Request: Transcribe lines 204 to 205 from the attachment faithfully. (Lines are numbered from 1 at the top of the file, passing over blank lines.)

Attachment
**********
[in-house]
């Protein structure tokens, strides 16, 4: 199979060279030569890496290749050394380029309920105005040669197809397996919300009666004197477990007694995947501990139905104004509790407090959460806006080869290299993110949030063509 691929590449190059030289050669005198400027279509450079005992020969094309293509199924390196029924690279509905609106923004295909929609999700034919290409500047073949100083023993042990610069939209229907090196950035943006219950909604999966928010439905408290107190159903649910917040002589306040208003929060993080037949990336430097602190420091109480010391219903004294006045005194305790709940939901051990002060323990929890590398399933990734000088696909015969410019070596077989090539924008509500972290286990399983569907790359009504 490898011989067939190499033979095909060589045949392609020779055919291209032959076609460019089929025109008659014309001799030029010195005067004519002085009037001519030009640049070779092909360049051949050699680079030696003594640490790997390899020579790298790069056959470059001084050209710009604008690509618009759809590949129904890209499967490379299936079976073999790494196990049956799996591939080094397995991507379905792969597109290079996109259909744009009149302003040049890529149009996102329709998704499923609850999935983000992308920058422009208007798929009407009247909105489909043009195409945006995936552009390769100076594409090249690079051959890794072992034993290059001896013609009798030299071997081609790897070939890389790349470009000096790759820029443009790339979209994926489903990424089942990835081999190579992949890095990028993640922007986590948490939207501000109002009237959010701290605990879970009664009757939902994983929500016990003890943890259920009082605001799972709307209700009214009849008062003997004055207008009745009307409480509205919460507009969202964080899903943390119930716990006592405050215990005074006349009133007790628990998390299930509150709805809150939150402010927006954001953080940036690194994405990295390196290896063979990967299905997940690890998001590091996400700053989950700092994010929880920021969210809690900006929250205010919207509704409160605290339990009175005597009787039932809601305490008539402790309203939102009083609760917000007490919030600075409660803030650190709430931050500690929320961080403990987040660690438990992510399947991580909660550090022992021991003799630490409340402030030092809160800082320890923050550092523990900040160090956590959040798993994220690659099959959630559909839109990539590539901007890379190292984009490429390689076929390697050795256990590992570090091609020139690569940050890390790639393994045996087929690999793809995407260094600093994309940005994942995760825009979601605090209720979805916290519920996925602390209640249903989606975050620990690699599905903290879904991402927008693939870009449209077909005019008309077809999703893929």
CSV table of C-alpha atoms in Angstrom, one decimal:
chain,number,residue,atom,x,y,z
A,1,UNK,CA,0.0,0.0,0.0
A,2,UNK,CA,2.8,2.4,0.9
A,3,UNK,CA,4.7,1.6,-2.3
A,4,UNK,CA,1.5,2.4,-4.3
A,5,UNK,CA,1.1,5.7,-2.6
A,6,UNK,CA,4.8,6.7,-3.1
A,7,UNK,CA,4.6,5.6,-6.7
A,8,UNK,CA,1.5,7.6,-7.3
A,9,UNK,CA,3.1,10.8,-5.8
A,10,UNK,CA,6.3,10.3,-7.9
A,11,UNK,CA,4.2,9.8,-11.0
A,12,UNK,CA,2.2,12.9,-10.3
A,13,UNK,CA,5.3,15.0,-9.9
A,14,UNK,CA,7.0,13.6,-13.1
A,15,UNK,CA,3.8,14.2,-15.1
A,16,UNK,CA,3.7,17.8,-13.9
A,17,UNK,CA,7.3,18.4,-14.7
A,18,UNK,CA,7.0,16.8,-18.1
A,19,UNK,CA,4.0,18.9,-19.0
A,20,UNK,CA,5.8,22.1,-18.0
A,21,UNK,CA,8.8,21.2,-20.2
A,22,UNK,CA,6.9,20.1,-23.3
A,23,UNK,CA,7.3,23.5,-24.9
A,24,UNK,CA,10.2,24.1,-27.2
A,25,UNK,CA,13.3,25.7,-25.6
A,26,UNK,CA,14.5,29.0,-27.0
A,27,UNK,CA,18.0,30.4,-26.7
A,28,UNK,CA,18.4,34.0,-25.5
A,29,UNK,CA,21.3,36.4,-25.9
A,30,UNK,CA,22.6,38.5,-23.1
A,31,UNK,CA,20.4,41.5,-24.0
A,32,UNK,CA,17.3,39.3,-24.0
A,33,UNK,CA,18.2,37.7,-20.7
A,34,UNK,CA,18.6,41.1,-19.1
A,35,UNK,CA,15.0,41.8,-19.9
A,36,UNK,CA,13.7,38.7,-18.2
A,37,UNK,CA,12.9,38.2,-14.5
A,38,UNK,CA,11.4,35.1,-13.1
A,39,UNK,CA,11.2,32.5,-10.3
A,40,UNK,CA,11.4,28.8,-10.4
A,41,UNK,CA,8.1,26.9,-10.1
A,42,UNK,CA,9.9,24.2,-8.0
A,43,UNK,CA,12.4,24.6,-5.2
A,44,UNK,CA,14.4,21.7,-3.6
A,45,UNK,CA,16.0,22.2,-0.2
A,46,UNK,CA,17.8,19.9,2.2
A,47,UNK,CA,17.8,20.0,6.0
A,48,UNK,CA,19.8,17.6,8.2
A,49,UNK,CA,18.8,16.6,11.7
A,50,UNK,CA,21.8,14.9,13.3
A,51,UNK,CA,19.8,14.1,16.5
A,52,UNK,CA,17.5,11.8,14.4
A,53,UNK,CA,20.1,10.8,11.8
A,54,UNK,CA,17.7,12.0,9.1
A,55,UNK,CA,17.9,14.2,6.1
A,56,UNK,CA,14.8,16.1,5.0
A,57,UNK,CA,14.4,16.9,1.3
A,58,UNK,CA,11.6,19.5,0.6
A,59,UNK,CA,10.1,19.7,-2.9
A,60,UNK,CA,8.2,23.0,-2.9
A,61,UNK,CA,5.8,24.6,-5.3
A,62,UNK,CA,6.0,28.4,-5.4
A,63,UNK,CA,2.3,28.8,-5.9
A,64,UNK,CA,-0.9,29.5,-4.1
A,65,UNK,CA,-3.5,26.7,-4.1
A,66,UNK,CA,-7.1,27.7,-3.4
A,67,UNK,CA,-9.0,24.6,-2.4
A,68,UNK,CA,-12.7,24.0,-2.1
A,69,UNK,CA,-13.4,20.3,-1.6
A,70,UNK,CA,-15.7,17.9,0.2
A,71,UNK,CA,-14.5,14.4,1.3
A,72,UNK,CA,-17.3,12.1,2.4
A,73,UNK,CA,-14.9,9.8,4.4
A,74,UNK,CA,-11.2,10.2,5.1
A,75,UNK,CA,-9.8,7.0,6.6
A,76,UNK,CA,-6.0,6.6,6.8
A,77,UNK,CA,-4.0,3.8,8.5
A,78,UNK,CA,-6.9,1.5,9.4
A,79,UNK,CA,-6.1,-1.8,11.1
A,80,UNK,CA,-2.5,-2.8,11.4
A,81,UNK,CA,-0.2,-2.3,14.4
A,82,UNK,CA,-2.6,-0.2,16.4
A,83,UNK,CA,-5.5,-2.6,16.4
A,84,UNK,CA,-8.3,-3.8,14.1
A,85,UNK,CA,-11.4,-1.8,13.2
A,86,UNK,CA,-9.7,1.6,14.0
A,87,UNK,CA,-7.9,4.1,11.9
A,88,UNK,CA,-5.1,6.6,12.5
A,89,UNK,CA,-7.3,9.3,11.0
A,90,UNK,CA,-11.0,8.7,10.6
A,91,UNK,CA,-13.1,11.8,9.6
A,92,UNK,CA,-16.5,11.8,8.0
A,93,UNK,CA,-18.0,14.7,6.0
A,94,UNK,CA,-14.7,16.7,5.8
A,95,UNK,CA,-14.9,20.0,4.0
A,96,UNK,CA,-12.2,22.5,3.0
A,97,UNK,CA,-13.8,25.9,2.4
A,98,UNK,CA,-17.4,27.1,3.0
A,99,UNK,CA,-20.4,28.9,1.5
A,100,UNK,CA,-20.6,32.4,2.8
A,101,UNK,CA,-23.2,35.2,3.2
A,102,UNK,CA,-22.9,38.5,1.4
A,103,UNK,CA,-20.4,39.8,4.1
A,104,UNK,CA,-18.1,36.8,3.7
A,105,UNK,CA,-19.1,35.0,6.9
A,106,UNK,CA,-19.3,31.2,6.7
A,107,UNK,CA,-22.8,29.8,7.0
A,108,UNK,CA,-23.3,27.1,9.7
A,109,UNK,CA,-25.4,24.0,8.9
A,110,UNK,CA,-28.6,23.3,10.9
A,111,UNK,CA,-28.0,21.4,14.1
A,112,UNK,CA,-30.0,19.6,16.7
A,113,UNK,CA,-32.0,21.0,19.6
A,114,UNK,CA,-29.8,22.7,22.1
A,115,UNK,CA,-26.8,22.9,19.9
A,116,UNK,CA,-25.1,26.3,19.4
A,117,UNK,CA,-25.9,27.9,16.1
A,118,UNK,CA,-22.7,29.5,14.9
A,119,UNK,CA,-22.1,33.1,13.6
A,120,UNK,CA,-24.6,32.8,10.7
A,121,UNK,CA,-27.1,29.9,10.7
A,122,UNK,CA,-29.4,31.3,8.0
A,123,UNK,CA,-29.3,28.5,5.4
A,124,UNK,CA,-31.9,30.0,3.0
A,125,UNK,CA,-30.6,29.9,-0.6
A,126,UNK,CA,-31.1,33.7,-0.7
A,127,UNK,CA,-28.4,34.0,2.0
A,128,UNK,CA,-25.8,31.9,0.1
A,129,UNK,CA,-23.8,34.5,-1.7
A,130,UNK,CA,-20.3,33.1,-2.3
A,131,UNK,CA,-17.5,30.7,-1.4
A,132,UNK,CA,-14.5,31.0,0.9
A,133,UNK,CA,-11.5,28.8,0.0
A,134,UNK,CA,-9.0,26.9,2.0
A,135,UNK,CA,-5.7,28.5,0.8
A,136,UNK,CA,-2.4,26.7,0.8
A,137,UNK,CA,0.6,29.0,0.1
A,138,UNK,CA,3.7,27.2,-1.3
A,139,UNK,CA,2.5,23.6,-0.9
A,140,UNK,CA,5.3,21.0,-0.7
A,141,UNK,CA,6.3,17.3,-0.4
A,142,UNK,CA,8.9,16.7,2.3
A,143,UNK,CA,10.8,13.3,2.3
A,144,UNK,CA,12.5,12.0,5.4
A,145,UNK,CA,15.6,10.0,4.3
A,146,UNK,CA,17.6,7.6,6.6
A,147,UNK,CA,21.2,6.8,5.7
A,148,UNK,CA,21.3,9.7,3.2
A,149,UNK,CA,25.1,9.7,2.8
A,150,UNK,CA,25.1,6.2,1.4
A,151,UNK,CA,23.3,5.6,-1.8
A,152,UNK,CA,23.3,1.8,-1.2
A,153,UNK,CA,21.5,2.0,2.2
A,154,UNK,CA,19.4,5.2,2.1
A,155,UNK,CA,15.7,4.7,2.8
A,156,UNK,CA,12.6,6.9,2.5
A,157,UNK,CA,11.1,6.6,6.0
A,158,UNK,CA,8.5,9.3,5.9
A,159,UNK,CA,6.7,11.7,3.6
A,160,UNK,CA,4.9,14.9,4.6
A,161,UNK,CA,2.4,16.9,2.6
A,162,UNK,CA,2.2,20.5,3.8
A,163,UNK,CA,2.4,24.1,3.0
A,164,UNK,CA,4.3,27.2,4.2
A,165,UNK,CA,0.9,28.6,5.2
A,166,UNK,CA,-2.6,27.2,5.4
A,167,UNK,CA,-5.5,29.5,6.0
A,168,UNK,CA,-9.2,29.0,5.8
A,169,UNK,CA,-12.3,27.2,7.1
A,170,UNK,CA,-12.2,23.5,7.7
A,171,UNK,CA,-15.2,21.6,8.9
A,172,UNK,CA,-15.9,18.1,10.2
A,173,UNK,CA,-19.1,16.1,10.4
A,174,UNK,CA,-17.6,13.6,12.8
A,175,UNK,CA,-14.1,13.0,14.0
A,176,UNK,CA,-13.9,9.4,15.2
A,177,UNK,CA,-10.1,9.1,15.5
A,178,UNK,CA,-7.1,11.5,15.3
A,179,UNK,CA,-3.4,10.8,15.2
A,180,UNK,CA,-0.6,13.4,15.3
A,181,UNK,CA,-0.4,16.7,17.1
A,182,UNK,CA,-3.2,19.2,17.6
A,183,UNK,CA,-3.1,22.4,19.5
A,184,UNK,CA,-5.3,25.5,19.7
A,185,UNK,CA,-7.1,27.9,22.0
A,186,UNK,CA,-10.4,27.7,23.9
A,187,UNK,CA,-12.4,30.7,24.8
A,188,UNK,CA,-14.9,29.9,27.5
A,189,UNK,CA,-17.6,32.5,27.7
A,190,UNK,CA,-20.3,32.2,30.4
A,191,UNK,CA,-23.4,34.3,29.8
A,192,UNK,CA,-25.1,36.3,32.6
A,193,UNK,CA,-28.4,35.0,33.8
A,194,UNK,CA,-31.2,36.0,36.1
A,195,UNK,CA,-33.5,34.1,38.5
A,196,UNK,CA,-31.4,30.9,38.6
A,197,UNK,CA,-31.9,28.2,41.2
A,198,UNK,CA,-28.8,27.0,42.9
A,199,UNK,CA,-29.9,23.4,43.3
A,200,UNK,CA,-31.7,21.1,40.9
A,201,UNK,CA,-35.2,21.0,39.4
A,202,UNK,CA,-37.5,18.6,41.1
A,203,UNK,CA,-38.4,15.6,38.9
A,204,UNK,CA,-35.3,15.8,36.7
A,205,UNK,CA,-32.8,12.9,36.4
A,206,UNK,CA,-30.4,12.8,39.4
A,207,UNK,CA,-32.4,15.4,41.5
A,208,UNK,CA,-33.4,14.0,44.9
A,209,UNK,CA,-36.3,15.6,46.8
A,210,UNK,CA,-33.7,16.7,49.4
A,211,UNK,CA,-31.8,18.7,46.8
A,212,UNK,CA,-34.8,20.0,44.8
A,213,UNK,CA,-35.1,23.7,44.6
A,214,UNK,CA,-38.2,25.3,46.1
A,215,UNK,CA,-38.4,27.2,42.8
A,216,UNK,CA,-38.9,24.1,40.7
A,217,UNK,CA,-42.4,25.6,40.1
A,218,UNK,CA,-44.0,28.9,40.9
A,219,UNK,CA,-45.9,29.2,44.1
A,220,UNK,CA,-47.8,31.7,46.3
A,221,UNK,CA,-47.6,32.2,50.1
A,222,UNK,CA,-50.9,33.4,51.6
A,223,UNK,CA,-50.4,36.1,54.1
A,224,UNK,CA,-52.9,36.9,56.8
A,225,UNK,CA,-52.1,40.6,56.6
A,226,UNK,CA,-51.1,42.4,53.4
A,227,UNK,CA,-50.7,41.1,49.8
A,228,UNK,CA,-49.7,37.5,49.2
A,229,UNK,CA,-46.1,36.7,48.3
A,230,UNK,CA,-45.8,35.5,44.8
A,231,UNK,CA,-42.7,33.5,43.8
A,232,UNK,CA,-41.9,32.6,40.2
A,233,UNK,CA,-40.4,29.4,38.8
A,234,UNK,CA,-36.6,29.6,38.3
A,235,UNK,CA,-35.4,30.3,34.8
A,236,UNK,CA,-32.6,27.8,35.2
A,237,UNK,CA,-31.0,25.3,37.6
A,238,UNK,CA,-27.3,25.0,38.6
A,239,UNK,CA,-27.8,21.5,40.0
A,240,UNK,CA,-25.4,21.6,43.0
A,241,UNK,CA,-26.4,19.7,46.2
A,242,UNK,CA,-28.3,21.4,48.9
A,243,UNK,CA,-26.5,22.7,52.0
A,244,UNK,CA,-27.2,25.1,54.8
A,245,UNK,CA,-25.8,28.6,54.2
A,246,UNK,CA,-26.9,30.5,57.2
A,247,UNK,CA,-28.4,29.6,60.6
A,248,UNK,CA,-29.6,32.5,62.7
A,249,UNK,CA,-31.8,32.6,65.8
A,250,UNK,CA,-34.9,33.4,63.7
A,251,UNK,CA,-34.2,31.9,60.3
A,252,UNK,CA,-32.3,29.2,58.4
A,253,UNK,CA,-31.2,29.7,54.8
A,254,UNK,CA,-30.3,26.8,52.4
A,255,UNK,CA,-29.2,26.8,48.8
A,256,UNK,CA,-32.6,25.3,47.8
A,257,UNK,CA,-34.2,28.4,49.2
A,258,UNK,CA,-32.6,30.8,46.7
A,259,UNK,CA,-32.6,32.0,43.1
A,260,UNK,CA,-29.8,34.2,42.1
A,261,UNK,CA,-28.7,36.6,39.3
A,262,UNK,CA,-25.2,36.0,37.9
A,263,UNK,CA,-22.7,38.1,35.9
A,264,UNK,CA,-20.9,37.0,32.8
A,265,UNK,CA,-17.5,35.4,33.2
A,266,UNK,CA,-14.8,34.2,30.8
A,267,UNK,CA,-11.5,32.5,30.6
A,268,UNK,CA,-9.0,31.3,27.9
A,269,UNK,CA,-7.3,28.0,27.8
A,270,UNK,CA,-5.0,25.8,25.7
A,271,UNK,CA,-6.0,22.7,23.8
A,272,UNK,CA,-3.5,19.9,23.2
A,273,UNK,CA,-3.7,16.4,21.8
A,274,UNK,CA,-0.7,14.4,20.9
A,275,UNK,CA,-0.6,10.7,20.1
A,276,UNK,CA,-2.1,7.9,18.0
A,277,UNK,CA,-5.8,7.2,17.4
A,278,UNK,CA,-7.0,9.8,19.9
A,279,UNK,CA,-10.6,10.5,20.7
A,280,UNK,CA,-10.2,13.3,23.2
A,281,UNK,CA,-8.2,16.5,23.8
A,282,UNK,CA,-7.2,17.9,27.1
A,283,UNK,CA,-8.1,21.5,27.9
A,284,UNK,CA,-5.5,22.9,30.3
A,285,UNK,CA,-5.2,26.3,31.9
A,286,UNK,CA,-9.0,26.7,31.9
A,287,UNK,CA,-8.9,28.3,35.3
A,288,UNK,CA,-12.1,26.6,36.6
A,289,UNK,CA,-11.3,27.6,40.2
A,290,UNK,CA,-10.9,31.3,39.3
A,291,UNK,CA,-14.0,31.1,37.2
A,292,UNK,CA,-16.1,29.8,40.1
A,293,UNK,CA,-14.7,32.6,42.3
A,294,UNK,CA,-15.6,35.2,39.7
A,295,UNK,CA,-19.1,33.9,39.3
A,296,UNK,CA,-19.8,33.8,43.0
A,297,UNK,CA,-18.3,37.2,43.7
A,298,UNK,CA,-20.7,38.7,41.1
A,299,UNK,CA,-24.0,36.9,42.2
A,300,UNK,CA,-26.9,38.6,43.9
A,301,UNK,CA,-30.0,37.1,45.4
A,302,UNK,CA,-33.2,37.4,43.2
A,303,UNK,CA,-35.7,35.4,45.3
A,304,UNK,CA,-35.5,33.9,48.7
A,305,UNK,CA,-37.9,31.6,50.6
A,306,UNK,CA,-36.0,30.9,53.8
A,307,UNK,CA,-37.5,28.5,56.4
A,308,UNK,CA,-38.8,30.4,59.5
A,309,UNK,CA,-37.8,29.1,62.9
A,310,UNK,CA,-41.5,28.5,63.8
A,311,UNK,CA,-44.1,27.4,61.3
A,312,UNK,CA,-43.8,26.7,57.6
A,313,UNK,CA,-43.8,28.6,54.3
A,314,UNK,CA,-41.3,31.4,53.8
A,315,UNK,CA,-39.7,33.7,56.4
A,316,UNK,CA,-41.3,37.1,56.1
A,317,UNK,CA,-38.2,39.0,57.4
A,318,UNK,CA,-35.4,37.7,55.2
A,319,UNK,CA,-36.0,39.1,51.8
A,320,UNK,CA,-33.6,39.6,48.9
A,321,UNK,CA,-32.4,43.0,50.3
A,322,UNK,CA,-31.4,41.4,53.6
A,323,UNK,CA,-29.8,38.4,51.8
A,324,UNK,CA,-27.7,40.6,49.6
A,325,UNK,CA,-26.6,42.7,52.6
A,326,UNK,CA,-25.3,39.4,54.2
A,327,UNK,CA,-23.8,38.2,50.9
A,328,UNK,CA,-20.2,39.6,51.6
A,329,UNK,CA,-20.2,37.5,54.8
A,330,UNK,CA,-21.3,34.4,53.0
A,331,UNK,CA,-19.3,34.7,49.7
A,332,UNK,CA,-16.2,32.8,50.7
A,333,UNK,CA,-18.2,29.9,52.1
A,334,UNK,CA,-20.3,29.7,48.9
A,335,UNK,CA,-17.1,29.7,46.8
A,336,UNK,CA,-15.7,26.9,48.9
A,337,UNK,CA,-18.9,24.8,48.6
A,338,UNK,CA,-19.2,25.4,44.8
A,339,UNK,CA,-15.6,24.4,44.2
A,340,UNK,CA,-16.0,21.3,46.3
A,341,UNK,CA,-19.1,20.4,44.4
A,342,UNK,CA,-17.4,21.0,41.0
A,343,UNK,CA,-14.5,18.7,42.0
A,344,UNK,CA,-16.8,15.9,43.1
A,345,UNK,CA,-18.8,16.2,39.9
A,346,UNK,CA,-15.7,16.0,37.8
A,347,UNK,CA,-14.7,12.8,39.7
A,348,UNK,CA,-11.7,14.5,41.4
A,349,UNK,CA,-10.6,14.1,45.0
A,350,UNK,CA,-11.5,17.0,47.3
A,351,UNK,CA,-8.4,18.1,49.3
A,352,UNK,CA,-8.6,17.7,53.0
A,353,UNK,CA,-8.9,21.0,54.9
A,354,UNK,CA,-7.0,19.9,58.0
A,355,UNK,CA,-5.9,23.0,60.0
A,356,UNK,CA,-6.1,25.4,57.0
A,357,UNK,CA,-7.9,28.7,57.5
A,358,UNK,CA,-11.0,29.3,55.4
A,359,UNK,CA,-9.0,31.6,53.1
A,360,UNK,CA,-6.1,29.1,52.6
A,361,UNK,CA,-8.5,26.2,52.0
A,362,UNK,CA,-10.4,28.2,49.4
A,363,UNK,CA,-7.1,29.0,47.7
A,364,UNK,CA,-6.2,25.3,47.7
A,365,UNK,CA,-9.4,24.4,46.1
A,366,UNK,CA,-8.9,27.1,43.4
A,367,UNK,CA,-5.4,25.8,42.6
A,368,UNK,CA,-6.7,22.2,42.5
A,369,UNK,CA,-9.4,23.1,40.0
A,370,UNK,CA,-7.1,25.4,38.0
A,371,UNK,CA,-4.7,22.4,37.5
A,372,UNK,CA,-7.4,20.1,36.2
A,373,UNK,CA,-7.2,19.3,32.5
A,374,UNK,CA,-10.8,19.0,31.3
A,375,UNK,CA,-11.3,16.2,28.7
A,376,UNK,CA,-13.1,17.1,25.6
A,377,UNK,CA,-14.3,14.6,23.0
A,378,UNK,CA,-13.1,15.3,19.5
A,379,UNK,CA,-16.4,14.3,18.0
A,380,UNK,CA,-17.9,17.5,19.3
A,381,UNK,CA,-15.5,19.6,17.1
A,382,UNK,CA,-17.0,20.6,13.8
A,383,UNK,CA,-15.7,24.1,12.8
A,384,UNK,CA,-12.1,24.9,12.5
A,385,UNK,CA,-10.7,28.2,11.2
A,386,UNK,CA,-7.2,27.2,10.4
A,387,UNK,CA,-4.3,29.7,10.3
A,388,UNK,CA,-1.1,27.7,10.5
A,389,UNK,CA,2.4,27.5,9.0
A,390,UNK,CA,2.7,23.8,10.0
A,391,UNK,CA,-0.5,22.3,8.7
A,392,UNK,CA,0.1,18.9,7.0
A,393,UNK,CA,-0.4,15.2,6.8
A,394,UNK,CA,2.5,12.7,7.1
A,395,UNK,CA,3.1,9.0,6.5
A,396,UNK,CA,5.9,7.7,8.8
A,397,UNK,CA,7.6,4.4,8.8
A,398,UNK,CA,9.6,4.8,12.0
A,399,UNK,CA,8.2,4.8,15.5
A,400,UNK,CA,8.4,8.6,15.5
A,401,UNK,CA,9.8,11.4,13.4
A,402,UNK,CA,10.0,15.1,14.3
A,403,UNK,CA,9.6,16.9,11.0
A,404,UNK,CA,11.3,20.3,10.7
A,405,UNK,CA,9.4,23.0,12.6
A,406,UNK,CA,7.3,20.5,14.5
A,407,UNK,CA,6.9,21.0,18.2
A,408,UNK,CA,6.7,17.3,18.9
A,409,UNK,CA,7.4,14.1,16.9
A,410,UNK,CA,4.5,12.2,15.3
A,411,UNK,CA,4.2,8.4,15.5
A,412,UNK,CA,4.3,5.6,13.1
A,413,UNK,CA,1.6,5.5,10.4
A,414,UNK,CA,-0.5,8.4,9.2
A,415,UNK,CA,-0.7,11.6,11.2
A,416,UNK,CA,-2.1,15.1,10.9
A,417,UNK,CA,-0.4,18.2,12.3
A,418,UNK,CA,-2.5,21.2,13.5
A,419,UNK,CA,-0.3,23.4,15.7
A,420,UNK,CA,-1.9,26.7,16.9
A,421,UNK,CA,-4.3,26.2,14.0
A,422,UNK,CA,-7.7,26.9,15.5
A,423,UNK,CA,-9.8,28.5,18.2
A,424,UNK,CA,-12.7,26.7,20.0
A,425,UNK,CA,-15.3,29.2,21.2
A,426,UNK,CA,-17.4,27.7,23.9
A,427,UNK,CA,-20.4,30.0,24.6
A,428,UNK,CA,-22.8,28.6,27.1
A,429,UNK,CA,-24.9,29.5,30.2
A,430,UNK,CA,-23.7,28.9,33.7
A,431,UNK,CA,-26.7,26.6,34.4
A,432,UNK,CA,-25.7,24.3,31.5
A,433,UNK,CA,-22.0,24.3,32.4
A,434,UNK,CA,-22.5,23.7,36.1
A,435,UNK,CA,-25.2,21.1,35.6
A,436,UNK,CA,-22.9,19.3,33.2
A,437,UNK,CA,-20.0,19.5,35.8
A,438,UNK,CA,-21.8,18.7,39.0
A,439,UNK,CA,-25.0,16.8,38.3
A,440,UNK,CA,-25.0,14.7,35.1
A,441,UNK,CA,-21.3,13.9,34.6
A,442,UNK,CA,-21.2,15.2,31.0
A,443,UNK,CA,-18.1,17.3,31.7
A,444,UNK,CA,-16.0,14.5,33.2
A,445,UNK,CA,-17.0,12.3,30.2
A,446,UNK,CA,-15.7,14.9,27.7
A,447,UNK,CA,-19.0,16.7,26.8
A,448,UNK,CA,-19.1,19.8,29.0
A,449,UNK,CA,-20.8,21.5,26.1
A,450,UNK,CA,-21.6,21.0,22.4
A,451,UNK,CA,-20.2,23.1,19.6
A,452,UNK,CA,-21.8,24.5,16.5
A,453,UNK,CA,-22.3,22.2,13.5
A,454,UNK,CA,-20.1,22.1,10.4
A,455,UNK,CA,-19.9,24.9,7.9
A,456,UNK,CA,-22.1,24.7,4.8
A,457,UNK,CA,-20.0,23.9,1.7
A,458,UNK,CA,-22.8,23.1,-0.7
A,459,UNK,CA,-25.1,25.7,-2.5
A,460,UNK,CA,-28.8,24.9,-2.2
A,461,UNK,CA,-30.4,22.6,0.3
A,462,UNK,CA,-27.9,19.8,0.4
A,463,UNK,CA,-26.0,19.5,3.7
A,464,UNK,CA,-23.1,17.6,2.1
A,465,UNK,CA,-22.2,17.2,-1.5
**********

A,200,UNK,CA,-31.7,21.1,40.9
A,201,UNK,CA,-35.2,21.0,39.4